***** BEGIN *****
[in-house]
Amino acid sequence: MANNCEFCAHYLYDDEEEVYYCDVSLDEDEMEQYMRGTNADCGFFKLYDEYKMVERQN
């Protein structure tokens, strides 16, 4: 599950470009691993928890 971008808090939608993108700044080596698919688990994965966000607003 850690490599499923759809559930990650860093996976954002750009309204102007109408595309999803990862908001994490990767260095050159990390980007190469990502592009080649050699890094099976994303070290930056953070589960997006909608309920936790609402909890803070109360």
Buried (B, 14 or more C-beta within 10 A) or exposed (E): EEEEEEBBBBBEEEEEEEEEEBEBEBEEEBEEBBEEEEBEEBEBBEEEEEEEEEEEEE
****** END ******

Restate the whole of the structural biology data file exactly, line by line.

[in-house]
Amino acid sequence: MANNCEFCAHYLYDDEEEVYYCDVSLDEDEMEQYMRGTNADCGFFKLYDEYKMVERQN
């Protein structure tokens, strides 16, 4: 599950470009691993928890 971008808090939608993108700044080596698919688990994965966000607003 850690490599499923759809559930990650860093996976954002750009309204102007109408595309999803990862908001994490990767260095050159990390980007190469990502592009080649050699890094099976994303070290930056953070589960997006909608309920936790609402909890803070109360």
Buried (B, 14 or more C-beta within 10 A) or exposed (E): EEEEEEBBBBBEEEEEEEEEEBEBEBEEEBEEBBEEEEBEEBEBBEEEEEEEEEEEEE